Let’s get funky
Take a song sample, transpose the pitch and lay a drum beat over it. For senior Liam Funk, the process of mixing and mastering can take up to several months. It involves modifying songs and combining them together to create a unique piece that is polished to make the final product.
At the age of five, Funk began playing the piano. Just last year, he purchased his first mini keyboard and started making beats in November. Funk spent three years saving up to purchase the keyboard after watching videos about music production on social media. He expanded his musical talents to the harmonica, guitar, ukulele and incorporates the piano into the melody of his music, drums as the main beat and saxophone, organ and flute into the backtrack.
“I had an idea [of what I wanted to do with music], but I wasn’t really sure if I wanted to commit to it because I didn’t realize that producing music had such a large budget,” Funk said. “I was back and forth with the whole music thing, but after getting the keyboard, I plugged it in, started making beats and fell in love with it.”
Funk’s favorite styles of music to mix are trap, a genre made from the formula one-third hip hop, one-third dubstep and one-third strong repetition, and lo-fi, a genre of music that consists of high distortion and mellow sounds.
“I started listening to chill hip-hop beats, and that inspired me to make my own music,” Funk said. “The enjoyment of being able to share my music and receiving feedback from other people is great. I feel like music is the best way to express yourself.”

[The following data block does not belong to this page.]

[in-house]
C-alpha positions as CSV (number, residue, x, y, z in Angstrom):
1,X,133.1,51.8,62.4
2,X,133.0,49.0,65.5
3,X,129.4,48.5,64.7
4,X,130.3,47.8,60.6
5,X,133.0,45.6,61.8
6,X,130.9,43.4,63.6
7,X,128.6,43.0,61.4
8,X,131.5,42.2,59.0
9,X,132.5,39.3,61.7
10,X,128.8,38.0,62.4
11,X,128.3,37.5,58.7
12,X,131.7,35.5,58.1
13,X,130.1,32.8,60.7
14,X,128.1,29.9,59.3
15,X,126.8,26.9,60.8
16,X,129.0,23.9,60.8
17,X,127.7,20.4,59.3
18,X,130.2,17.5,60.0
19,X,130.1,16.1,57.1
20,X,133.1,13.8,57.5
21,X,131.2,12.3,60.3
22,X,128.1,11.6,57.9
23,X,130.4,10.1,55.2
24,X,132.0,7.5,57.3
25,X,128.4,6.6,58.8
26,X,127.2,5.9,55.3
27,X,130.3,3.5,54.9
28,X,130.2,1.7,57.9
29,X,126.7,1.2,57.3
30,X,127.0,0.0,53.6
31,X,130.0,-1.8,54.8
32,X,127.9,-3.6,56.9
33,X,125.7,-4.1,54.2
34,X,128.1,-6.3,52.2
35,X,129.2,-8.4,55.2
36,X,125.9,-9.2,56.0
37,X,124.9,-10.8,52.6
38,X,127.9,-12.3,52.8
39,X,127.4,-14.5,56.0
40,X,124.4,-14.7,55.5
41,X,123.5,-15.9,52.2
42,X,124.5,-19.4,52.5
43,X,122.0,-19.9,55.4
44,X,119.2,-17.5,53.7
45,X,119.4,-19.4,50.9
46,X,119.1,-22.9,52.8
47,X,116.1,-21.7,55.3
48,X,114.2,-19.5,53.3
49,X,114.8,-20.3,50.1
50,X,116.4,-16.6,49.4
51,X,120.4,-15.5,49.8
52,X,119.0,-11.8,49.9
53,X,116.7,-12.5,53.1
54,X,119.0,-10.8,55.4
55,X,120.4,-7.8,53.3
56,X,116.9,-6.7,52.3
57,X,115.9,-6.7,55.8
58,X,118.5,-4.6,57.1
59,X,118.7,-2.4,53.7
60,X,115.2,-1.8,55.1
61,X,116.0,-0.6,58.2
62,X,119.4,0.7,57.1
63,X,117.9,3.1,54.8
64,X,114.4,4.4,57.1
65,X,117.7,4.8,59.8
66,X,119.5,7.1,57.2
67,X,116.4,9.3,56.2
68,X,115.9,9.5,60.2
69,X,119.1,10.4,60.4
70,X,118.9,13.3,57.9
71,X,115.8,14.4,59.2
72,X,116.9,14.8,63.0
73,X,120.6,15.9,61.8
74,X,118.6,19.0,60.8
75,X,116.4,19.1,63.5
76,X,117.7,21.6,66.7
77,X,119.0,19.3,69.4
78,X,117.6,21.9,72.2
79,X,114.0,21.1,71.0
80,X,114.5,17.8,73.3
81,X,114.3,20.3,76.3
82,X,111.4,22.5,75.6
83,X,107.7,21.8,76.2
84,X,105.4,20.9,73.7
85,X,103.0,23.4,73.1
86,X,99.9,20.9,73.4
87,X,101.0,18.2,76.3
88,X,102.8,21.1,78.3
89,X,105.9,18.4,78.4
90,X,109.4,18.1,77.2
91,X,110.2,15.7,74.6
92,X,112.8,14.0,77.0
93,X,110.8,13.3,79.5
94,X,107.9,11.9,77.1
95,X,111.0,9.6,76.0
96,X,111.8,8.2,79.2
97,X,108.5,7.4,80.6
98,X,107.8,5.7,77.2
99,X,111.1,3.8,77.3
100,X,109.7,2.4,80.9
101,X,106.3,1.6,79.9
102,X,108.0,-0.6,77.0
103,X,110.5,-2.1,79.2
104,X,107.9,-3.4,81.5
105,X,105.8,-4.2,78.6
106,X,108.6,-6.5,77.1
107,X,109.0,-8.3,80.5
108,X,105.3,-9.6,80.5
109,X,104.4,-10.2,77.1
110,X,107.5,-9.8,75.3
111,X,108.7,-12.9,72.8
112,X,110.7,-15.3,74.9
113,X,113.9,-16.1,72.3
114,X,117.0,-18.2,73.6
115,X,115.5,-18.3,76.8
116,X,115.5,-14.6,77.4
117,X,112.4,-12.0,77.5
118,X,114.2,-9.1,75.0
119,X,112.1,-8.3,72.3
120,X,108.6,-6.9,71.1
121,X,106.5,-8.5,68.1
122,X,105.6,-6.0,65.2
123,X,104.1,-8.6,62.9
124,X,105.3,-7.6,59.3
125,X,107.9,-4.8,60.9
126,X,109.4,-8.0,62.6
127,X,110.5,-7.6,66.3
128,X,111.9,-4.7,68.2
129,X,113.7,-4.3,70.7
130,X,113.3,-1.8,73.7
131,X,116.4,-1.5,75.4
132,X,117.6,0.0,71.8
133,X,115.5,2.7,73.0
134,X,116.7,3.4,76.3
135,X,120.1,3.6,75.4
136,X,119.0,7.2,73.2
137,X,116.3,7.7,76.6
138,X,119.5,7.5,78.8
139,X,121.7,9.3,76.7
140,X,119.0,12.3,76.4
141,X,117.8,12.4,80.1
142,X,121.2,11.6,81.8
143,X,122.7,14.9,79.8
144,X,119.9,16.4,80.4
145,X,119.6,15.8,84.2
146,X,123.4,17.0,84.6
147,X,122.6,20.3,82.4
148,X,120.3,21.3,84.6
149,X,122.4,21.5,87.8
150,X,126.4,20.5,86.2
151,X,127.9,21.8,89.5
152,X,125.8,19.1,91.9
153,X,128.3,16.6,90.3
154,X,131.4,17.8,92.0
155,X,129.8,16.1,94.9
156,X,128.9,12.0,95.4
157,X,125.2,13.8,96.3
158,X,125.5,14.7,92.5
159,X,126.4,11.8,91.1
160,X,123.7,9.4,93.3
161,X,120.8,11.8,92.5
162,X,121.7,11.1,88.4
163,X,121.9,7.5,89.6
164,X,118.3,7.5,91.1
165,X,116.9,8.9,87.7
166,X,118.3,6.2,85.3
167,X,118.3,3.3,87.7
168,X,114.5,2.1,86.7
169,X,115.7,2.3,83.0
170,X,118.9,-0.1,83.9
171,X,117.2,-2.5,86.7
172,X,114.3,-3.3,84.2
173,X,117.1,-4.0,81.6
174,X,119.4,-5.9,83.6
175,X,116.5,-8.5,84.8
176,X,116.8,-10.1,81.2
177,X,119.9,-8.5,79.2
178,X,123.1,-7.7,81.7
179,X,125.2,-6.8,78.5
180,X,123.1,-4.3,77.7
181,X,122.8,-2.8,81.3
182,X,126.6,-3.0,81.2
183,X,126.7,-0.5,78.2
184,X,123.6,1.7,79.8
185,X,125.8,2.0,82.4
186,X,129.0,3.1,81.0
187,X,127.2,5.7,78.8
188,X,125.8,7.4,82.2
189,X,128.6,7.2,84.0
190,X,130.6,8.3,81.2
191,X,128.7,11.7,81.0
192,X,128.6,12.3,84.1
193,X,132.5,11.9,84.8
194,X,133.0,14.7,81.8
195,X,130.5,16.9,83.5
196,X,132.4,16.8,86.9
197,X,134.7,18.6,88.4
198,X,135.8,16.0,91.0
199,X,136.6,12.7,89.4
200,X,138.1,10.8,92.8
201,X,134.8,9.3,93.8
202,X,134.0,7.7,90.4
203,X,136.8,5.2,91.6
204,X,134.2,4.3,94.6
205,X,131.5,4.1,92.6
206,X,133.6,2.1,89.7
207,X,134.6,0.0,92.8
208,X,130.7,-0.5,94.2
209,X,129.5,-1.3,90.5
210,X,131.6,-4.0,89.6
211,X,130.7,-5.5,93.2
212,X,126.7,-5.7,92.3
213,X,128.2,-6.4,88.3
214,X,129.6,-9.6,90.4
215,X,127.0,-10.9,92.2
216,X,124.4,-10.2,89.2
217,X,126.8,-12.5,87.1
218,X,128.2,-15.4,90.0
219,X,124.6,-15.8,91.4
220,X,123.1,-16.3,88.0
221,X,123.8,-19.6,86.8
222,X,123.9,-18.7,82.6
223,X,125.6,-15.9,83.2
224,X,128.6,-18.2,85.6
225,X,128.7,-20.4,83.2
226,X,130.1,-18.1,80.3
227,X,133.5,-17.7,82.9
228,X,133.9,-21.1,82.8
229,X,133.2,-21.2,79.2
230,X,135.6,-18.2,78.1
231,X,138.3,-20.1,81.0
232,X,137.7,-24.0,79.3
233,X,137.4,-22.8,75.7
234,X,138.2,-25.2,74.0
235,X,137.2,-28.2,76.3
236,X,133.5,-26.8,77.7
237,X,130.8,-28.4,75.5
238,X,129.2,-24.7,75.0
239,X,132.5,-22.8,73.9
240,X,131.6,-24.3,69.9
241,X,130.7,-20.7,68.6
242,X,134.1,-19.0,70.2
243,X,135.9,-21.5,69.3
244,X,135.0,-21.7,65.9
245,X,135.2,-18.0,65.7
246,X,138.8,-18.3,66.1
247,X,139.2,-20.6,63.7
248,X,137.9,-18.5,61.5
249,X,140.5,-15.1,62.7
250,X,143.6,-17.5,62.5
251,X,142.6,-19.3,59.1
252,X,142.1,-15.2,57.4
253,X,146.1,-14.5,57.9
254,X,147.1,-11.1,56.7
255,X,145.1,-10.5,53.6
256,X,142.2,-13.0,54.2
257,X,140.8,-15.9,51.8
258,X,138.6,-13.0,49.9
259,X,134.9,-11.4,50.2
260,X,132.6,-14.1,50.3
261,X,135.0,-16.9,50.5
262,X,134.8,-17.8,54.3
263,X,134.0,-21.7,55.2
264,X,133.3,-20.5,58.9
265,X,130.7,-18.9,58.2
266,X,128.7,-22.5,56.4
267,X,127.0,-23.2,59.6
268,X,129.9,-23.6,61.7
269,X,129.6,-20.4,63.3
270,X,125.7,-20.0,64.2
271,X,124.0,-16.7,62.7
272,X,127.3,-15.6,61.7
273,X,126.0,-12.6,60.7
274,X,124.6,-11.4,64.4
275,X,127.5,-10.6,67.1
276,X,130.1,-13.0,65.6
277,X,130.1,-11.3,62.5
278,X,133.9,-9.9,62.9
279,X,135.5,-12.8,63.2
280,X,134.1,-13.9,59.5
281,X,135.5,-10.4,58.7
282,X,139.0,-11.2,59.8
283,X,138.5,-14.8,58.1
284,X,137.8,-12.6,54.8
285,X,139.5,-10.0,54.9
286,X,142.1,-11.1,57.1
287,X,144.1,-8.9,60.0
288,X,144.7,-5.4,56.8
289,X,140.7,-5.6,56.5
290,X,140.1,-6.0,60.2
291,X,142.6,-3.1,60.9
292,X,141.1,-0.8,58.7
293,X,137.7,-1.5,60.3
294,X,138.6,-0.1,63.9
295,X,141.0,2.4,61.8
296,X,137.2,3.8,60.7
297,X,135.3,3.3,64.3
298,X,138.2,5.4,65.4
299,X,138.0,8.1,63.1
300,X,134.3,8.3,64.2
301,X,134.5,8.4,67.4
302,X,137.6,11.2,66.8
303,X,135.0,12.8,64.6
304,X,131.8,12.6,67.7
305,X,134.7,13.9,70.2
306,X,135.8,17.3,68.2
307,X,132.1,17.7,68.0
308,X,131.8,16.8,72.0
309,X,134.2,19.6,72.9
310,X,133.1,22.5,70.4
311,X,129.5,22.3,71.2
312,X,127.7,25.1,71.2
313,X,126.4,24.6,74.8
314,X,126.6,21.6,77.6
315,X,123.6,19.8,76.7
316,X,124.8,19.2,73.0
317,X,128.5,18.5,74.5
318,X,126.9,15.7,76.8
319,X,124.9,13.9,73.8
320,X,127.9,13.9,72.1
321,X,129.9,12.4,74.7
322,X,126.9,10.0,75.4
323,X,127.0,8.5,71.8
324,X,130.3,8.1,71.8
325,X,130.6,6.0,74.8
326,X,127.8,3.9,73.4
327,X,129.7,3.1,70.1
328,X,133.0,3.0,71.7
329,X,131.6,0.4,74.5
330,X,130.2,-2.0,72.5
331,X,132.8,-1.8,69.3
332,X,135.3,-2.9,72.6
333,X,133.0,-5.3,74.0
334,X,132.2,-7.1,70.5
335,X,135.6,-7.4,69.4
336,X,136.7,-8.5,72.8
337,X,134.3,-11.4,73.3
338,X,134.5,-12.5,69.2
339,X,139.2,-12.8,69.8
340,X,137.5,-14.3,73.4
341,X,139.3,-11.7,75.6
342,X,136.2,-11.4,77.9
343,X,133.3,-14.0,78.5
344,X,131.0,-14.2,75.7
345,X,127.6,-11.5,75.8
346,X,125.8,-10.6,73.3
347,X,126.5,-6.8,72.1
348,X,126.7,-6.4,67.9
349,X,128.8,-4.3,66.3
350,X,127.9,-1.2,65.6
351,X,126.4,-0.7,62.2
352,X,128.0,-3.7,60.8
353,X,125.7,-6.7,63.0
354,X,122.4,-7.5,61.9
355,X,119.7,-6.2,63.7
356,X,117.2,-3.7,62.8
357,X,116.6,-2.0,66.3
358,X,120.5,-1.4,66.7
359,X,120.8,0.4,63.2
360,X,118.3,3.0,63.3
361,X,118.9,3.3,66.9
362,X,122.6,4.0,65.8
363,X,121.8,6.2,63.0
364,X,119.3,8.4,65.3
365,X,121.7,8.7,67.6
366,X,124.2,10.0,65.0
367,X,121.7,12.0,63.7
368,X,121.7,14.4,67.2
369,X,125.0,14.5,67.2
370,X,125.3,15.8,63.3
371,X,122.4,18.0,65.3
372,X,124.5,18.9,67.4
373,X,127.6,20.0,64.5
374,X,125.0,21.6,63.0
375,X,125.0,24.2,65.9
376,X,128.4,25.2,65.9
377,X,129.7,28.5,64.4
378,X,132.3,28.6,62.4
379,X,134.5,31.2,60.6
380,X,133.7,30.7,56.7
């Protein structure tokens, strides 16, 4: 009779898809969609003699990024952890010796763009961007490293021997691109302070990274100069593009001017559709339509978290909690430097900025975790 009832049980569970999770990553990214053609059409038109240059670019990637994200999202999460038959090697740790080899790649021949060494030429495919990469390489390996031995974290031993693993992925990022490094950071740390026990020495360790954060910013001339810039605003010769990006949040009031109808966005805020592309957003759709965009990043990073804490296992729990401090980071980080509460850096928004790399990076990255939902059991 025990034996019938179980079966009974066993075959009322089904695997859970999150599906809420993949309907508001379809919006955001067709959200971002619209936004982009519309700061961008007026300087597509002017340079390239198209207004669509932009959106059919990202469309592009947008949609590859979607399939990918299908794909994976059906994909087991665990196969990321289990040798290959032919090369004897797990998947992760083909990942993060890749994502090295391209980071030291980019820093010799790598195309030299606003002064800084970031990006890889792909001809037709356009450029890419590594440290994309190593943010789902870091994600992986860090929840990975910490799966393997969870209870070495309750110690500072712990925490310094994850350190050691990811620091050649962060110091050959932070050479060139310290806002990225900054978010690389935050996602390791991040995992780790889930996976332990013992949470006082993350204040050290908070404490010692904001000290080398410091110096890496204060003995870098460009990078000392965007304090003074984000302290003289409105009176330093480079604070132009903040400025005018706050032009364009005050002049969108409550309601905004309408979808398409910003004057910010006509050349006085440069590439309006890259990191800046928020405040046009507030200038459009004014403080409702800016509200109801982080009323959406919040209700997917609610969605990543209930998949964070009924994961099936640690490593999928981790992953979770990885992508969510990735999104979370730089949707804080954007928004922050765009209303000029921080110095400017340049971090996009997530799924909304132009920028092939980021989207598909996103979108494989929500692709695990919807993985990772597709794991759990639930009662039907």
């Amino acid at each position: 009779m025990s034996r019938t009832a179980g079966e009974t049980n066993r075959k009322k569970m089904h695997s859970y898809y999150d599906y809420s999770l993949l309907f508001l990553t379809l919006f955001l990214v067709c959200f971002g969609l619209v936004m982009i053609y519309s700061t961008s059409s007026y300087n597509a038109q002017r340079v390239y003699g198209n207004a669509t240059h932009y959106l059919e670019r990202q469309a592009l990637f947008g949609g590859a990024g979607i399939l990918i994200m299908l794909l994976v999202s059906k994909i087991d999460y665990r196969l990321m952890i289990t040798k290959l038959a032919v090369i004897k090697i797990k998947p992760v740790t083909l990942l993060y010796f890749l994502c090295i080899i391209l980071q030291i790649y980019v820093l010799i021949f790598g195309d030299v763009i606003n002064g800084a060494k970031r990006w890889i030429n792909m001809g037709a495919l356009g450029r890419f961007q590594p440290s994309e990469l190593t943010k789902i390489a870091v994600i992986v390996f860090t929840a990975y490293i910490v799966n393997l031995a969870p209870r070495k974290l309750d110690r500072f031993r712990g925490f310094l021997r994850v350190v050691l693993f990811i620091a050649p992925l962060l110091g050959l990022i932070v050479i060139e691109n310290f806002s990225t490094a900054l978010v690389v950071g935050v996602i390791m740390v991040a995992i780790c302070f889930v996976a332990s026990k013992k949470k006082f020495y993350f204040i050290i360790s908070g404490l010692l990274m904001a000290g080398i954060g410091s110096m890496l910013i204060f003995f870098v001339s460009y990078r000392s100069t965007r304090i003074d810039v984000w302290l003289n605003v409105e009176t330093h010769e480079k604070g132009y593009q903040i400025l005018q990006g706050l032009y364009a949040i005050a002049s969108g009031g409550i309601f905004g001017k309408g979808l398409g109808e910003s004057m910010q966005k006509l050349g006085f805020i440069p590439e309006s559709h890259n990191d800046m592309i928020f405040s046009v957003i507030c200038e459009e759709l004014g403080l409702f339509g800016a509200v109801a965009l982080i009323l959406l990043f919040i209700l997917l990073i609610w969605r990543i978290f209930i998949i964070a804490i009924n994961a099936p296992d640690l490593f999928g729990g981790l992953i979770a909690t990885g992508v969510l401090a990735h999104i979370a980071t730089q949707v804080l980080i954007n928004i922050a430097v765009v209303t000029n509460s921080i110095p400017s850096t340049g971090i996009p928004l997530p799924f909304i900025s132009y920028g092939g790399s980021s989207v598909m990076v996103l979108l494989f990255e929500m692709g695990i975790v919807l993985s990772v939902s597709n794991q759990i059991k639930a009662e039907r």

By uploading to Twitter, SoundCloud and Instagram, Funk’s social media presence has created a platform for promoting his music, establishing a fanbase beyond Walnut High School.
“There was this one time when I was at Costco, and this girl came up to me and was like, ‘Are you Liam?’ She knew me from my beats on Twitter. That was really cool,” Funk said. “It kind of made me realize how well social media works and how small the world we live in is.”
Funk has made beats for his friends’ video blogs and is in the midst of a collaboration with Walnut alumnus, Anthony Robison who will rap over two of Funk’s trap beats that were produced during summer break. Since working with Robison, Funk hopes to collaborate with more rappers and singers.
“If you find a passion for something, and you’re truly committed to it, then you’ll have to fight through the haters and do what you love,” Funk said. “Seeing the growth in my music is what keeps me producing it.”
By Bhalpriya Sandhu, Staff writer
Photo courtesy of Liam Funk